294 e-Letters

  • Fact checks and unwelcome consequences of fake COVID-19 vaccination news from India

    An article titled "Fake COVID-19 vaccination in India: a growing dilemma?" was published in this journal.1 This was followed by another article titled “Fake COVID-19 vaccines: scams hampering the vaccination drive in India and possibly other countries” in another journal.2 Though scientists in any part of the world have the right to comment or critique about COVID-19 vaccination in India or elsewhere, it is important to double-check the facts before publishing, especially if they are sensitive matters from another country. Many political decisions are made based on articles published in prestigious medical journals, which the public trusts and holds in high respect. In mid-September 2021, the UK announced new rules mandating that travellers from 17 countries do not have to self-isolate if they are fully vaccinated when they arrive in the UK, but the list did not include India.3 India reciprocated the UK COVID curbs by promulgating that UK nationals will have to undergo quarantine for ten days after arriving in India from the UK.4 Can we say that the articles like the present ones did not influence the action of the UK government? Subsequently, both the countries withdrew their curbs later.
    This article has not only cast doubts on the COVID-19 vaccines produced in India but also on the digital vaccine certificates that were given to the vaccinated. We'll dissect some of the mis- and disinformation, and other statements of this article. Of more than one...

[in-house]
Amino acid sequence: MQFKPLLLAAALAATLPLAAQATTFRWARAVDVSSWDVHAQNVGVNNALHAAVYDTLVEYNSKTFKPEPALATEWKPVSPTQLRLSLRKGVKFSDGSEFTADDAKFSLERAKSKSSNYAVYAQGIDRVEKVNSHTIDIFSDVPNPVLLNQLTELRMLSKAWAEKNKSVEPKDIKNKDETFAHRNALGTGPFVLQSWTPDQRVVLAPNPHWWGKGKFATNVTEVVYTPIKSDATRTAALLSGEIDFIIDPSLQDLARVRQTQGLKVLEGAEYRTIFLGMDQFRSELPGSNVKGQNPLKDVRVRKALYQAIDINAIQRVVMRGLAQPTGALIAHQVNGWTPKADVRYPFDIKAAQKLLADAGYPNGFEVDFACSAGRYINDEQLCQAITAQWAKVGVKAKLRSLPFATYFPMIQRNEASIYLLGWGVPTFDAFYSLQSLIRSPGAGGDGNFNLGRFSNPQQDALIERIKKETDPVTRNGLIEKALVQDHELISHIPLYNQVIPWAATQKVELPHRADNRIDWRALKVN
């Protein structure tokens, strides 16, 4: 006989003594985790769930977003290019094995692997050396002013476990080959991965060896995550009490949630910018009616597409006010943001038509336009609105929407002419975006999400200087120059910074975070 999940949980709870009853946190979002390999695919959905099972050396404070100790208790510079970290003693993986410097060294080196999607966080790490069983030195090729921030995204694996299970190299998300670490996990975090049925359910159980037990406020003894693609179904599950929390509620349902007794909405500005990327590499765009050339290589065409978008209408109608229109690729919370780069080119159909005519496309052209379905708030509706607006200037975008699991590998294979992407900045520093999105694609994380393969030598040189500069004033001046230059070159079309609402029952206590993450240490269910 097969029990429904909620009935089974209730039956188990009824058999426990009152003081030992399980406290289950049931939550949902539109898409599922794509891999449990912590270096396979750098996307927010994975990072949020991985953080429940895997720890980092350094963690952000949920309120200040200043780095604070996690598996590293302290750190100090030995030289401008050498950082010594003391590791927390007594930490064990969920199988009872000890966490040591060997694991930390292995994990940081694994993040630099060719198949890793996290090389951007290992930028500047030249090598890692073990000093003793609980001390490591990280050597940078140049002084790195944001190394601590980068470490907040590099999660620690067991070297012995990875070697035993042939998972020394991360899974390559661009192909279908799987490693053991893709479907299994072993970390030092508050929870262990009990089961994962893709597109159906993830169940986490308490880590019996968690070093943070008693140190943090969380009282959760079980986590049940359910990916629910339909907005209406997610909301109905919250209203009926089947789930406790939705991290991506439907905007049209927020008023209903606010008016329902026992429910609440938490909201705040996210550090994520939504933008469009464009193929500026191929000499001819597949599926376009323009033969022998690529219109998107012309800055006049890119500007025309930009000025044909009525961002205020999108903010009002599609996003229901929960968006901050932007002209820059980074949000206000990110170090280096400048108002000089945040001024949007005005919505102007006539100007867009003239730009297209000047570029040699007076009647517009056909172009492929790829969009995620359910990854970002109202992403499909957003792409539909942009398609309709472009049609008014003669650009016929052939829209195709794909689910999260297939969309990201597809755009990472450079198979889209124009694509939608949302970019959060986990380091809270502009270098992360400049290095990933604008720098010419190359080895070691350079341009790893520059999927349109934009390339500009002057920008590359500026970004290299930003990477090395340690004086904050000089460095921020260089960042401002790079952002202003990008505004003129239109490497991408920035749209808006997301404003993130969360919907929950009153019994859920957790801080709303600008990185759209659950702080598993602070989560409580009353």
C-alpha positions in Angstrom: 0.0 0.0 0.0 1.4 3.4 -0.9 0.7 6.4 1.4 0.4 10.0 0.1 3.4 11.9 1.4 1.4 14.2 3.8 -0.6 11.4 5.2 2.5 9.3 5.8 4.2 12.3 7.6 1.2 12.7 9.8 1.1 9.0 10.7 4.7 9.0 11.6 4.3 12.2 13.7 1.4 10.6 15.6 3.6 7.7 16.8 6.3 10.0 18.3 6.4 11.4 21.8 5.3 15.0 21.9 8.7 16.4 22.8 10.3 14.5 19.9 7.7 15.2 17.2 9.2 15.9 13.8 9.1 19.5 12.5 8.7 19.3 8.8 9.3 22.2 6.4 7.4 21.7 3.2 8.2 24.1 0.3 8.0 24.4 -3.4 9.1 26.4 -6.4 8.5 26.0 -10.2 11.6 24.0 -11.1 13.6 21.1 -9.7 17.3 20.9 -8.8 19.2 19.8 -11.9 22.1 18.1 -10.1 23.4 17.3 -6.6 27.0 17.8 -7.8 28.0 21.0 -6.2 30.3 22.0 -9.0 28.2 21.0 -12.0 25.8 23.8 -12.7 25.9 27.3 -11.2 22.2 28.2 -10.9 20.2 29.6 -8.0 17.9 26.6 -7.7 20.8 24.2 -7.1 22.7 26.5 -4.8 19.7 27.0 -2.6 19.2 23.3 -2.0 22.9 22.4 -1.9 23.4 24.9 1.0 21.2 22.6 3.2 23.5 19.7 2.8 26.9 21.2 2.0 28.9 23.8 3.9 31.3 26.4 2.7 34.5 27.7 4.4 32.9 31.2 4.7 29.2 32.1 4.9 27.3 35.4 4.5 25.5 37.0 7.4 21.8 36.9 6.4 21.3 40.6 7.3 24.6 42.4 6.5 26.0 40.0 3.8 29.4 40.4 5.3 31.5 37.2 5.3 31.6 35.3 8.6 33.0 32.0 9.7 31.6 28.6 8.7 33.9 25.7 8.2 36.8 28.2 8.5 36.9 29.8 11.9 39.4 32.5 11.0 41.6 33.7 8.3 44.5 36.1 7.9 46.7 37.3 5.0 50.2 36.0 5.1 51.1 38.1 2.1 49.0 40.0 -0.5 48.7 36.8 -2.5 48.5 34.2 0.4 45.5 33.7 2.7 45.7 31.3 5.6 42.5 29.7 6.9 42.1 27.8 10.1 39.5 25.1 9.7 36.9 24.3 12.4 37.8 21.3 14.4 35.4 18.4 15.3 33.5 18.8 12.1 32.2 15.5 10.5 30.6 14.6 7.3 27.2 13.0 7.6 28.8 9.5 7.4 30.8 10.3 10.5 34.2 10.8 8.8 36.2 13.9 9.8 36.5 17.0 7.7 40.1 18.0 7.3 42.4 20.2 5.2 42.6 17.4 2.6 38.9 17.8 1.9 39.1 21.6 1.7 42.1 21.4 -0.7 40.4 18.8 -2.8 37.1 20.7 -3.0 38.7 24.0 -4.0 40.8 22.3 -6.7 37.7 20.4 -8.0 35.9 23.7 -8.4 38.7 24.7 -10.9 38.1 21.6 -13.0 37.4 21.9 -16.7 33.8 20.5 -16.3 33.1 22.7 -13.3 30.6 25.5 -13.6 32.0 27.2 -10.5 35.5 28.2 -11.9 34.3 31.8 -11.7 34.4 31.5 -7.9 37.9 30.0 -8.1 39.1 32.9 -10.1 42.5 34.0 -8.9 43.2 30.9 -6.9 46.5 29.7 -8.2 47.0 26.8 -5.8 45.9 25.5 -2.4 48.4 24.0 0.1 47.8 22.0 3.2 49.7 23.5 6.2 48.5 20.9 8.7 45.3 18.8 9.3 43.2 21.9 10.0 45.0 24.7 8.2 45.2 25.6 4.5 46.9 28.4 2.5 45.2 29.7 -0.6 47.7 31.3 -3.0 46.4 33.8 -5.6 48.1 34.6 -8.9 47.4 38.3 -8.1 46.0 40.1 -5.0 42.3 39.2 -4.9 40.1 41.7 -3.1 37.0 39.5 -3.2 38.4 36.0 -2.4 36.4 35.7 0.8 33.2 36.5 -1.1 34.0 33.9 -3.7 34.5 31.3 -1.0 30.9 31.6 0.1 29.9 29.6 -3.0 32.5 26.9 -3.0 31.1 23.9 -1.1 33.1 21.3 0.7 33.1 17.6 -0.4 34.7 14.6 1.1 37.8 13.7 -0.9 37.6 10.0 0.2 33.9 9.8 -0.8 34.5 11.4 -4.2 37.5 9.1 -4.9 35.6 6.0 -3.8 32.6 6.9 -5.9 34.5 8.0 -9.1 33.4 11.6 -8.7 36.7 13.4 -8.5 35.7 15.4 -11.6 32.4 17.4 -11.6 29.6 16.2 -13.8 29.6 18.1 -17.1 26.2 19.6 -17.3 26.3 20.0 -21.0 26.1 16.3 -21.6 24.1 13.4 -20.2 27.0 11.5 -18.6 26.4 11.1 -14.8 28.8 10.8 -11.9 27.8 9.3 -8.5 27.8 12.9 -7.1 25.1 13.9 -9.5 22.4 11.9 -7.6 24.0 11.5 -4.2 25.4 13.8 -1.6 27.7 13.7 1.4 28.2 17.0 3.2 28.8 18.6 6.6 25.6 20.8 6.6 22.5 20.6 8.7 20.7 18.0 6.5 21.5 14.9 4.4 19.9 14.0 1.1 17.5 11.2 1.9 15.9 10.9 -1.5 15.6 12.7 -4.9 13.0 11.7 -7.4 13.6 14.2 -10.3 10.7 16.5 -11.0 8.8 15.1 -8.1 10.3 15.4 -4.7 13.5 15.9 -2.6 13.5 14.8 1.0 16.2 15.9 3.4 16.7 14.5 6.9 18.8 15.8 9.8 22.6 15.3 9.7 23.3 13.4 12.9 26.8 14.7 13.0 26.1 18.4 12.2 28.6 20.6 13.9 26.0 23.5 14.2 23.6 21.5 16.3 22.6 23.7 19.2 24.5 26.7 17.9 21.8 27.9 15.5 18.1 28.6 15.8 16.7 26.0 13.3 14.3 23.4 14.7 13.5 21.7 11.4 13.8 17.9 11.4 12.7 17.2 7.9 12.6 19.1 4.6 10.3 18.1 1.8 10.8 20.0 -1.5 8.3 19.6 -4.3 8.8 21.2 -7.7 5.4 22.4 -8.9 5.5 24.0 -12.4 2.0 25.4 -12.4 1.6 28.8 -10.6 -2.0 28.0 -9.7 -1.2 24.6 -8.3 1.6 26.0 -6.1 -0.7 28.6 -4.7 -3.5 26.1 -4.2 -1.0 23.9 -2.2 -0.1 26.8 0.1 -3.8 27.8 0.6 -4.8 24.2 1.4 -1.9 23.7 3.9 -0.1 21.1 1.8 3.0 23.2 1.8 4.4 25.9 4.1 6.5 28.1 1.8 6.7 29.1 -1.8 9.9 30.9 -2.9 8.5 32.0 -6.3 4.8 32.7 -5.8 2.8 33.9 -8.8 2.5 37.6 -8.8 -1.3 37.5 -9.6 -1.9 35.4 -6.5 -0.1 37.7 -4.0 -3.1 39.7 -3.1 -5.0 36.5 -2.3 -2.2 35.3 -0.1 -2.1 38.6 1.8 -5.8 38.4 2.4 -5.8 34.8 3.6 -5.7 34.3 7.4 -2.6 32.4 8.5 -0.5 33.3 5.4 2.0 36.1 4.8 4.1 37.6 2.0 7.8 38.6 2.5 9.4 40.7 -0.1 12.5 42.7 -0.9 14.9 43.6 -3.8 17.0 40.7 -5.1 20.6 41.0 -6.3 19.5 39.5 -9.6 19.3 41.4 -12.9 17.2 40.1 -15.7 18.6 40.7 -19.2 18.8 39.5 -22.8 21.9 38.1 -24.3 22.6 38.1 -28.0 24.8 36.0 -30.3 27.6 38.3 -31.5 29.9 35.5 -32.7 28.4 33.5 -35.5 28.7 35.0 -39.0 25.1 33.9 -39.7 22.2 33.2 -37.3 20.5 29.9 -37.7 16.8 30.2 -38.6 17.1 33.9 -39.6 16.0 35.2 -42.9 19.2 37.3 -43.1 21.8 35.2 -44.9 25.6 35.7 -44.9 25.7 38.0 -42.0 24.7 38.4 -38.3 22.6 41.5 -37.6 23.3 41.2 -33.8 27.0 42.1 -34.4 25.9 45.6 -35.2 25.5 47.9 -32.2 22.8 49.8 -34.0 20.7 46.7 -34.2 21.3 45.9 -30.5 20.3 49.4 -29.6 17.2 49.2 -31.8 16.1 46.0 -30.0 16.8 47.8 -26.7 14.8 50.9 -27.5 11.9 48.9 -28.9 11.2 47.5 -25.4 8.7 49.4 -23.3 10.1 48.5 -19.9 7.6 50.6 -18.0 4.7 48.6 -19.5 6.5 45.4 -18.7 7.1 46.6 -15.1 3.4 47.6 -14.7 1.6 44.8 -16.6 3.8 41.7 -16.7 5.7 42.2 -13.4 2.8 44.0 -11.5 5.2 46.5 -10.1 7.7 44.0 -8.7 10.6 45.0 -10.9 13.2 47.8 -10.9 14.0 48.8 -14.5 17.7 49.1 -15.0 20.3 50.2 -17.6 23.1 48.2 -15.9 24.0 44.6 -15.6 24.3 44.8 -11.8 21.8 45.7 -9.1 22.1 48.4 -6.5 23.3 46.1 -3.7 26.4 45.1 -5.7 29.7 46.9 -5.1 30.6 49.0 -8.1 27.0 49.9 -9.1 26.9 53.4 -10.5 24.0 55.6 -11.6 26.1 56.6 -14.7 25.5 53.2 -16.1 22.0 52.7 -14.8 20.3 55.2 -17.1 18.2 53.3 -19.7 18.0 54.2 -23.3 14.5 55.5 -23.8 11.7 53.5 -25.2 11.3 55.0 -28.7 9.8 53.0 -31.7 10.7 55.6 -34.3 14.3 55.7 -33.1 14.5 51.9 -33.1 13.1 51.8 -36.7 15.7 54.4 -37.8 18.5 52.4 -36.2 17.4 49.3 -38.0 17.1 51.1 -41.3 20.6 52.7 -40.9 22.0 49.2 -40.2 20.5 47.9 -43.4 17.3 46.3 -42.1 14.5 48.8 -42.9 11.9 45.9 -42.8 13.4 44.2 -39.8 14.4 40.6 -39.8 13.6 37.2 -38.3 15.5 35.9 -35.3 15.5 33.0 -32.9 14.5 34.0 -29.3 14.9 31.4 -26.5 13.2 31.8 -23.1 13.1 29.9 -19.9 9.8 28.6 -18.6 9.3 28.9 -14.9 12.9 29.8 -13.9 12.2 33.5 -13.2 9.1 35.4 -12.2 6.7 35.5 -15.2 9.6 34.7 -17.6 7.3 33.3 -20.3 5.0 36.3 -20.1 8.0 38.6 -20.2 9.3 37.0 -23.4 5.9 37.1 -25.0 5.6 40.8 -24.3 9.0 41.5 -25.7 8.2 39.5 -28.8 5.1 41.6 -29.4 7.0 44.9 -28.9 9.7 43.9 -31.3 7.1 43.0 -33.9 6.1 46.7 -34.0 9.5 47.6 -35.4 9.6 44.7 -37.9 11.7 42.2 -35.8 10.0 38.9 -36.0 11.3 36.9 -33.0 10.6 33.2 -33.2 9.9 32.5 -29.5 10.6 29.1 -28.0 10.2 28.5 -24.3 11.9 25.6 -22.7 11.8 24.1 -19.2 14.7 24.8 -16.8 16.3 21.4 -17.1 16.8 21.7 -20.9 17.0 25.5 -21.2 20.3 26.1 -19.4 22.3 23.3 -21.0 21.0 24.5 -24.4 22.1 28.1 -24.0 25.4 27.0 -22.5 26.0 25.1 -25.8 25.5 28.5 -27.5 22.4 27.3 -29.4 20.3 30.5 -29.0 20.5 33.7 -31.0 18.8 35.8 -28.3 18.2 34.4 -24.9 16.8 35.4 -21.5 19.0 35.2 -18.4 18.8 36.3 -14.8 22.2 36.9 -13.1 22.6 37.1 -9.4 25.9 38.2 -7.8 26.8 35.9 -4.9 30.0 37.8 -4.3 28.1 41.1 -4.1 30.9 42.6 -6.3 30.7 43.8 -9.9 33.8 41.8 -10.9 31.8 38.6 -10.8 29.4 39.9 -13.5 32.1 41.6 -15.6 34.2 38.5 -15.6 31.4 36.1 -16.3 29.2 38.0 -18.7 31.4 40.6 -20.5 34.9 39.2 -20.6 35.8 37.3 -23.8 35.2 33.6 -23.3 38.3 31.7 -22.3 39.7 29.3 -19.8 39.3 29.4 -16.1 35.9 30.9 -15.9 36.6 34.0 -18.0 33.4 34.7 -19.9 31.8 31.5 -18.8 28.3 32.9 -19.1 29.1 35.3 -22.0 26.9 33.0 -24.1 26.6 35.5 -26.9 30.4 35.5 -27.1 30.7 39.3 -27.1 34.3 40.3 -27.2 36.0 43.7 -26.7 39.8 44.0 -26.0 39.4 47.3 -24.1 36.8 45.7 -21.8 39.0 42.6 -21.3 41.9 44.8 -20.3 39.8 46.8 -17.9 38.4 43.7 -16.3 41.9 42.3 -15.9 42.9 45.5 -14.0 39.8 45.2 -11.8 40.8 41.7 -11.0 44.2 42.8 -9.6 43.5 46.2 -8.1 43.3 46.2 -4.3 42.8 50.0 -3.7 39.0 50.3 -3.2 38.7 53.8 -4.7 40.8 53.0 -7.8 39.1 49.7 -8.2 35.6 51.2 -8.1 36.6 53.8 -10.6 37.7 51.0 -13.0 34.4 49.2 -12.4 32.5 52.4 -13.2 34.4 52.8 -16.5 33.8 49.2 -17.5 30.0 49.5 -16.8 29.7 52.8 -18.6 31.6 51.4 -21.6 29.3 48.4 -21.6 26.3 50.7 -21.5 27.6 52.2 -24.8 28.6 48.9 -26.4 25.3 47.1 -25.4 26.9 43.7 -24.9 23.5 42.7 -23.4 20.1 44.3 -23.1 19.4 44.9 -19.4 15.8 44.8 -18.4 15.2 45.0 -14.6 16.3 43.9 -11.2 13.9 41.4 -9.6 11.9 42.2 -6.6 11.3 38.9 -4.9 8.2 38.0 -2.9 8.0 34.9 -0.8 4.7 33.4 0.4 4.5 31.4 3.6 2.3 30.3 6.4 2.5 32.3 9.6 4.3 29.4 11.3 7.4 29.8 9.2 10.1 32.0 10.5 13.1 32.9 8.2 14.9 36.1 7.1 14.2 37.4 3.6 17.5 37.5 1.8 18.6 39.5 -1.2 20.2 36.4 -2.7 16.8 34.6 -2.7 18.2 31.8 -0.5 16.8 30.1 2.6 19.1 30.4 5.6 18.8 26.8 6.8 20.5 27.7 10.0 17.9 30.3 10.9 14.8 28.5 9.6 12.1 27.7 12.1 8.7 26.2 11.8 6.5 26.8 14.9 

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  • The impossible choices we ask patients to make

    This remarkable account of the successful treatment of two cases of Vaccine Induced Thrombosis with Thrombocytopenia(VITT) aged 86 and 38, respectively(1), is also remarkable for the fact that the second patient, aged 38, did not qualify for receipt of a vaccine other than the AstraZeneca vaccine. She failed to qualify because , either in April or in May 2021, Public Health England and Joint Committee on Vaccination and Immunisation(JCVI) issued a directive which stated "JCVI currently advises that it is preferable for adults aged < 30 years without underlying health conditions that put them at higher risk of severe COVID-19 disease, to be offered an alternative COVID vaccine, if available"(2)(3). However, this recommendation did not apply to people aged 30-40(the age group of patient )(1), notwithstanding the fact that, on the 6th May 2021, headlines in the Independent had declared "Under 40s to be offered alternative to AstraZeneca vaccine over increased clot risk"(4).